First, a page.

Most BUSUN committees will operate by a two-notepad system, in which each delegate will receive two notepads to write crisis notes. Backroom staffers will periodically come to the committee to pick up any outgoing crisis notes in notepads from the dais, as well as to return any notepads with responses from the backroom. Please only send one note at a time; the second notepad is so that you may write another crisis note as one is being responded to. Please also write your character’s name on the front page of both notepads. Leave room at the bottom of the page for the backroom’s reply, and please keep all the sheets in the notepad so that it’s easy for staffers to track the progress of your notes throughout committee sessions.

NOTE: While the backroom staff will work as quickly as they can to give meaningful responses to all your crisis notes, recognize that the more notes sent, the slower response will be. Please only write essential and clear notes to expedite the process of reply, and please be understanding of any delays.


Like most crisis committees, your BUSUN Crisis committee will not have a Speaker’s List; rather the debate will largely operate in some form of a perpetual moderated caucus. However, there will be specific and unique aspects to the debate that will be made clear in the committee background section below.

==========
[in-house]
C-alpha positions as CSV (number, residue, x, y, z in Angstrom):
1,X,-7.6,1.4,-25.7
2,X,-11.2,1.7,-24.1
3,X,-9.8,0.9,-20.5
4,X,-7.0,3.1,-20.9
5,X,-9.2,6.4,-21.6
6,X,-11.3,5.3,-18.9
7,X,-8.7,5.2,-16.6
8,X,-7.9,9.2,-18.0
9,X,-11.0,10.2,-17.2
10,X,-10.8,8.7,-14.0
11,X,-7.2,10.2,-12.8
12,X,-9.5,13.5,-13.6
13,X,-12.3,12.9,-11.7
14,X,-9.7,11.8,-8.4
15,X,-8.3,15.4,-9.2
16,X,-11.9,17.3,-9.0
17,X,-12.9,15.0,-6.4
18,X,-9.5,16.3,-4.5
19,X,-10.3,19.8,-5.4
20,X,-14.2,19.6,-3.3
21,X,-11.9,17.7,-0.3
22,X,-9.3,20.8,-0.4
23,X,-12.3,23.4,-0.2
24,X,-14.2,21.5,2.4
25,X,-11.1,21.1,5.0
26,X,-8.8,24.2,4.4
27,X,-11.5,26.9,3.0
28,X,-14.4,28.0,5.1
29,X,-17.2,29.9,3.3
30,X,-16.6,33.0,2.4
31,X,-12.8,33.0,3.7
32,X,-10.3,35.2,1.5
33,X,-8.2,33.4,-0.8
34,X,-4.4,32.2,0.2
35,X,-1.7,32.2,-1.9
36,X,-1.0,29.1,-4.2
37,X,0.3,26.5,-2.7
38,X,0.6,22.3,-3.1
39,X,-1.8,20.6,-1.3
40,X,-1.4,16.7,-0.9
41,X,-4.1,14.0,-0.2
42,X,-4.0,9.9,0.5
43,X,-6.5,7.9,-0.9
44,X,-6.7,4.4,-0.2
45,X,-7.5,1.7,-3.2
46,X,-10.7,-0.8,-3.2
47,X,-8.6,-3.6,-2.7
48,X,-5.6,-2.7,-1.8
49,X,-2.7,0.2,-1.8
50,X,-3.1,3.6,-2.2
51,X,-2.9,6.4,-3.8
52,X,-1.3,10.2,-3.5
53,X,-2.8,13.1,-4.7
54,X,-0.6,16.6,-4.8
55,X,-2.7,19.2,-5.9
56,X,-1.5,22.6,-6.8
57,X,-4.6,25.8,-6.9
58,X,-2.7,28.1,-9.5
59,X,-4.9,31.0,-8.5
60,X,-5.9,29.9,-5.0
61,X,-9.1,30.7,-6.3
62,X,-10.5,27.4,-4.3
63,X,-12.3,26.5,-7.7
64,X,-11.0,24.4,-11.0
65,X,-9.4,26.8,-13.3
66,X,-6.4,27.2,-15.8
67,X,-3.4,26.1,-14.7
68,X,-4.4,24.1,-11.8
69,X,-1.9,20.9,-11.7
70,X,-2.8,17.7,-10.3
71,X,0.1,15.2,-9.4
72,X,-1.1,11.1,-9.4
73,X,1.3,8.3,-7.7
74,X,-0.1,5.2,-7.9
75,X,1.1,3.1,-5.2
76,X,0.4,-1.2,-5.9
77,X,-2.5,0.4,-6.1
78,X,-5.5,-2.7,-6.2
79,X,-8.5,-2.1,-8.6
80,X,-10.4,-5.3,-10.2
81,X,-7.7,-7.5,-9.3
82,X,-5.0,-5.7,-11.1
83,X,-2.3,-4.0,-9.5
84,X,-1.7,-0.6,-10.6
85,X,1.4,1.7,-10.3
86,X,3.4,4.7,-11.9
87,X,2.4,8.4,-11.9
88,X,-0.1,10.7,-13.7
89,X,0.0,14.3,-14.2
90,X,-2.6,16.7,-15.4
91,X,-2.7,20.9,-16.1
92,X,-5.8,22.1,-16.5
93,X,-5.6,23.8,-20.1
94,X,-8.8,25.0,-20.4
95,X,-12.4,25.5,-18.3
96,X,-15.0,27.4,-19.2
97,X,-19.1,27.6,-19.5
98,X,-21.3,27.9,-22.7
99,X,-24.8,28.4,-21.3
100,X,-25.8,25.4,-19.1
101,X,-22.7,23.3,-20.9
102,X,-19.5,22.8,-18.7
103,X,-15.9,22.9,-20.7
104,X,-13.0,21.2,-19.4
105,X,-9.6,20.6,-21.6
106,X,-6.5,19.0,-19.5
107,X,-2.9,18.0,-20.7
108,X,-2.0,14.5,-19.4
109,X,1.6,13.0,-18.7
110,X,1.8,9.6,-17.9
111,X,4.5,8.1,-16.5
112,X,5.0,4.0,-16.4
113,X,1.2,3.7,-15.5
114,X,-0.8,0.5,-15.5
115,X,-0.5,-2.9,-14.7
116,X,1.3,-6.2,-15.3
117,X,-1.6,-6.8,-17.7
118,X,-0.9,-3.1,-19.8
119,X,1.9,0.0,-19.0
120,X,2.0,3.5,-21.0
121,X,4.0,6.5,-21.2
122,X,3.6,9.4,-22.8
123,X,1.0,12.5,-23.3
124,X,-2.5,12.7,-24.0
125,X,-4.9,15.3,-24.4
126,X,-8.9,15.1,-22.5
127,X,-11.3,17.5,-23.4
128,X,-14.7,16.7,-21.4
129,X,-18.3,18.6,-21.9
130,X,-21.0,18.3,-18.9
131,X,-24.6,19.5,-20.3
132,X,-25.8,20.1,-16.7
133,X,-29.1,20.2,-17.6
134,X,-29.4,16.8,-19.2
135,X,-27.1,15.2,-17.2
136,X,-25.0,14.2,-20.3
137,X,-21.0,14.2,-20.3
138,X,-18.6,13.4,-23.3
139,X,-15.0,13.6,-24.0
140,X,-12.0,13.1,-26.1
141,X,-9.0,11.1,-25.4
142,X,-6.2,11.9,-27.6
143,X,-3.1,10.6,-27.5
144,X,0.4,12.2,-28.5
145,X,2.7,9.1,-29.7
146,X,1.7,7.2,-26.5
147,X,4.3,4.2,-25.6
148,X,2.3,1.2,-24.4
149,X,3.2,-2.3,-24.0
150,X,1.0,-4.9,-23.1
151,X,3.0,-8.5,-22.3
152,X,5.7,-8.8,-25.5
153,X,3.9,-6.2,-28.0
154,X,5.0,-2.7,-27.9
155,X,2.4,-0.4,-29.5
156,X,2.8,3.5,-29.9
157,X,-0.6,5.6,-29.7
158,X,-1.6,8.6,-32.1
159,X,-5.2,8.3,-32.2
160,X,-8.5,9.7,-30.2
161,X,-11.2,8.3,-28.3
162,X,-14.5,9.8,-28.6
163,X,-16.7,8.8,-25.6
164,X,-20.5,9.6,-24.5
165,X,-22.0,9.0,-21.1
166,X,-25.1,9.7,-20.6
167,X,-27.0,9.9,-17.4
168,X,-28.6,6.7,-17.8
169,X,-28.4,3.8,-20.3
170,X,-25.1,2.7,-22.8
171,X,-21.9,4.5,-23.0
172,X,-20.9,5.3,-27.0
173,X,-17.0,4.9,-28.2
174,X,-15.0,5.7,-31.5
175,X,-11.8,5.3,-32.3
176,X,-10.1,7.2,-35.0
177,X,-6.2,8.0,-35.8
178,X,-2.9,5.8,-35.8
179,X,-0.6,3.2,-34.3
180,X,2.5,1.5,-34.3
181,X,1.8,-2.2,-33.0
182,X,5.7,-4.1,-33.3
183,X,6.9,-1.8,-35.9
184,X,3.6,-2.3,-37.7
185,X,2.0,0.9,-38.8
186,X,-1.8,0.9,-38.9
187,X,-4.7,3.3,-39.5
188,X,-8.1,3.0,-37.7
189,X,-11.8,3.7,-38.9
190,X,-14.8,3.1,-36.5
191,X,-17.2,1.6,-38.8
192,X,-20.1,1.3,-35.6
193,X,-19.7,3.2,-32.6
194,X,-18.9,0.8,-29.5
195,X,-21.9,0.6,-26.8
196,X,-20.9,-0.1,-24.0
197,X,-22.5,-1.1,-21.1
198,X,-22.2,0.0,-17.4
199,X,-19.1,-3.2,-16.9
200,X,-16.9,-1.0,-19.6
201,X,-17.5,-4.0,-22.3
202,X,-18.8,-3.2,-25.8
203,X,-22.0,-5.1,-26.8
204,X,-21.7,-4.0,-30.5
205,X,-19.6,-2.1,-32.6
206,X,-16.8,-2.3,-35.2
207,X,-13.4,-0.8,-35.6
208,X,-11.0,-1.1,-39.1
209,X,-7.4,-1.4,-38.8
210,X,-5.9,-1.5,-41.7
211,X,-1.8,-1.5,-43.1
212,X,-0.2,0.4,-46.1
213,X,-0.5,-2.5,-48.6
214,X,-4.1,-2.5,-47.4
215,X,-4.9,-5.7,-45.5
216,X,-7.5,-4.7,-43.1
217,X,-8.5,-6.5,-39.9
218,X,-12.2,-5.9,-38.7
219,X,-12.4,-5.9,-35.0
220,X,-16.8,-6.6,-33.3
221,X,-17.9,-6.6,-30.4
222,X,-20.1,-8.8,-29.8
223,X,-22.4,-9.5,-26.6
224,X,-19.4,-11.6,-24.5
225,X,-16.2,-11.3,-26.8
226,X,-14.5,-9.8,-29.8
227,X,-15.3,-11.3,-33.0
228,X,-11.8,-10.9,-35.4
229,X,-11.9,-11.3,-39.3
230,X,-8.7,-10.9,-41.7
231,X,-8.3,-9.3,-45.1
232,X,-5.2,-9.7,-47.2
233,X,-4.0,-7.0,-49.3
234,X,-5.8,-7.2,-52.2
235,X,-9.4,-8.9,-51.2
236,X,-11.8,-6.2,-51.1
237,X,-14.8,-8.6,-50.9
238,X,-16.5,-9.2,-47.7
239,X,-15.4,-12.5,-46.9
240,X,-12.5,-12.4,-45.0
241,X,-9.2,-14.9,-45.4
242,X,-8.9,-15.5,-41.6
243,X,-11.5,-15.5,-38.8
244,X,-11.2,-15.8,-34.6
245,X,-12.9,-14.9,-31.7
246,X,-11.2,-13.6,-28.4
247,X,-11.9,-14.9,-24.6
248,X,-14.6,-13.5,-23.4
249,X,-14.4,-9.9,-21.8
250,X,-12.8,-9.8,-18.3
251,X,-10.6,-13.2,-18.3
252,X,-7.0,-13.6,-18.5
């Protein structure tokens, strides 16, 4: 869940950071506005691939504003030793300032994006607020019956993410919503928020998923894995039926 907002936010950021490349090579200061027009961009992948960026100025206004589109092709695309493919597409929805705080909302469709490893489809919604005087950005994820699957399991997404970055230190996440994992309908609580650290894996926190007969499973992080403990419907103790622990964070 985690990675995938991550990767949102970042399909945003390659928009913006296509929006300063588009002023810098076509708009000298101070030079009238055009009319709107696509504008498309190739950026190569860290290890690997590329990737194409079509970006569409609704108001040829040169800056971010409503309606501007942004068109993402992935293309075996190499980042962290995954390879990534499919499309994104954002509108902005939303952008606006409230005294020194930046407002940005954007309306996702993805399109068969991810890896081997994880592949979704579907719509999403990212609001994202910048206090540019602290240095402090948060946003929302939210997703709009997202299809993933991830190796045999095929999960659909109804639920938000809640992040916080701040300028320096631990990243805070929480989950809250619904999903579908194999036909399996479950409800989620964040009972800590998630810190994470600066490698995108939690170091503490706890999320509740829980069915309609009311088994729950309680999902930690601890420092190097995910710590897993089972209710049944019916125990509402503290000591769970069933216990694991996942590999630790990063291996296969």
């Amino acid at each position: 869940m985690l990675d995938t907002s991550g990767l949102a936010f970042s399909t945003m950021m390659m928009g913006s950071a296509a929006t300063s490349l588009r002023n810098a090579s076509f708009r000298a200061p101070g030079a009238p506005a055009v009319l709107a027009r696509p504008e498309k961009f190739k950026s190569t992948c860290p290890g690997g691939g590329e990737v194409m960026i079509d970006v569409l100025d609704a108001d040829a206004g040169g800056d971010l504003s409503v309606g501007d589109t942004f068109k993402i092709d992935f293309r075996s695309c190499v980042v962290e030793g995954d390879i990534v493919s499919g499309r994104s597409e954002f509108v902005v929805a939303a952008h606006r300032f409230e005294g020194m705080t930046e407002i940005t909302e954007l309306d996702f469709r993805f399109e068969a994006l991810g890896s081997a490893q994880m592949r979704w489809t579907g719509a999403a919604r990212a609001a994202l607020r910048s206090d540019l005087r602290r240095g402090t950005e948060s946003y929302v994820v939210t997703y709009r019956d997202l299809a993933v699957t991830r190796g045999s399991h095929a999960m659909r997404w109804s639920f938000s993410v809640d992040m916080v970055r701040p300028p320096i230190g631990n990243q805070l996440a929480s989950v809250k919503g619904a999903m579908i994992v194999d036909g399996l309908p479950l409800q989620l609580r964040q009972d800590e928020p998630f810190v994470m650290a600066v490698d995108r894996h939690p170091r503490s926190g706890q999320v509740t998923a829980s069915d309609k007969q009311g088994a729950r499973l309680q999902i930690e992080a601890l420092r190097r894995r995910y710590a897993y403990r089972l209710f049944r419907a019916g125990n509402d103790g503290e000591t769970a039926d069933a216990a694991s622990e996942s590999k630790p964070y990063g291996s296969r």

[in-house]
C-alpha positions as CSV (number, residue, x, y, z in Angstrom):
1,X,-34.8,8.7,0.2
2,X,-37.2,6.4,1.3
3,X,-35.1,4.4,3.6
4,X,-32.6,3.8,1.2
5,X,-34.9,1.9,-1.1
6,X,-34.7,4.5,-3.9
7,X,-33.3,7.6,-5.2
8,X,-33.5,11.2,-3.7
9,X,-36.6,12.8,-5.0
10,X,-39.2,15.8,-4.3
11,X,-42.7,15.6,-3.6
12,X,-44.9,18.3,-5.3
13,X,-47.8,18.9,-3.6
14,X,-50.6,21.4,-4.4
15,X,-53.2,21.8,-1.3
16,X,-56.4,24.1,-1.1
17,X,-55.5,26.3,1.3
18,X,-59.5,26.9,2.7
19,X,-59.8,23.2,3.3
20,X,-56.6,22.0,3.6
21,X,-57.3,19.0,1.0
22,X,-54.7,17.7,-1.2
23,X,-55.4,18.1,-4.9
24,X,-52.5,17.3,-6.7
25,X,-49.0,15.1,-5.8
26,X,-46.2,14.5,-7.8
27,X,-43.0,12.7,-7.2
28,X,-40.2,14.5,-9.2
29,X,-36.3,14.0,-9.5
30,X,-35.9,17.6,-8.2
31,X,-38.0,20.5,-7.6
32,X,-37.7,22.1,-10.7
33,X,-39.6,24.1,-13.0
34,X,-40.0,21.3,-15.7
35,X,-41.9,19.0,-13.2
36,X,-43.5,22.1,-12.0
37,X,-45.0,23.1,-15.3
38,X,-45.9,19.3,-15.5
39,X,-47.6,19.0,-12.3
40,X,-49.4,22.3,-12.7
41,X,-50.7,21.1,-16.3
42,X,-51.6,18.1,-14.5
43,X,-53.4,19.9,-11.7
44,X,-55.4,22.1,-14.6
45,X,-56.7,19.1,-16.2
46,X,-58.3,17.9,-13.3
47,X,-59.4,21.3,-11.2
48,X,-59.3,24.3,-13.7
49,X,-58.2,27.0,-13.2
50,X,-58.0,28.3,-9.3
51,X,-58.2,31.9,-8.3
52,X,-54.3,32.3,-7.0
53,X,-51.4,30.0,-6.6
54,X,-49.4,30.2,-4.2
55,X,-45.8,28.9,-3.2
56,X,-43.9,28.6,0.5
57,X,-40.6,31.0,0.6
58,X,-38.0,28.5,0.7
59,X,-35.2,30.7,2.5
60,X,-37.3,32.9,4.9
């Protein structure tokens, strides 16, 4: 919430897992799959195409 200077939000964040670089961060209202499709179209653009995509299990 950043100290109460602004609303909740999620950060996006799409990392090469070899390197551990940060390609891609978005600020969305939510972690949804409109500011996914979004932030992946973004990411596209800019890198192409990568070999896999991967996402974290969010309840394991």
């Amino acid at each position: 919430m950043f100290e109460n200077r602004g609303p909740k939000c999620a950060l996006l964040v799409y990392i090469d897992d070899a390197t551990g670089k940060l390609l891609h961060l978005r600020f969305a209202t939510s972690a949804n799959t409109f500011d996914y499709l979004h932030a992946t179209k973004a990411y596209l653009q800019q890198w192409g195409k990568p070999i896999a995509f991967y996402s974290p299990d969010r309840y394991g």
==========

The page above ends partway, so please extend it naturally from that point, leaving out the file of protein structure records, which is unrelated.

Crisis Updates

Crisis updates will be prioritized over the standard flow of debate, meaning that moderated caucuses may be suspended or put on hold in order to announce new updates to the ongoing crisis. We will do our best to make the actions taken by the committee in terms of passed directives, statements, and individual crisis notes have real impacts on the “outside world,” and will try to clearly demonstrate those positive or negative effects through our crisis updates. It will be important for you to remember that the actions you take, both in committee and through crisis notes, will have real tangible consequences. The core purpose of any crisis committee will be to solve the given crisis, and thus we will be monitoring to see who is actually actively doing so and who is stuck on less relevant issues.


There will be two strata of documents produced by committee: personal directives (portfolio powers) and committee directives.

Personal directives (with certain rank-based exceptions) are specific abilities granted to individual delegates and are able to be submitted to the backroom at any time that the delegate holds the portfolio powers. These directives are private and are not required to be shared with others in committee, though if they are not carefully crafted, and are clear and precise in their directives and intentions. Your personal plans may be revealed or may not be able to be carried out. Crisis has final say on the outcome of any directives.

Committee directives are typically more powerful as committees tend to have greater capabilities than individuals in crisis resolution. The Chair will explain procedures at the beginning of the committee. Given that directives will need to be passed throughout committee sessions in order to address crises as they arise, motions to suspend the rules and enter voting procedure will entertained at the discretion of the chair at any time during the session.

Special thanks to Isaiah Paik, BUSUN XXIII Crisis Manager, for his assistance with these Crisis Guidelines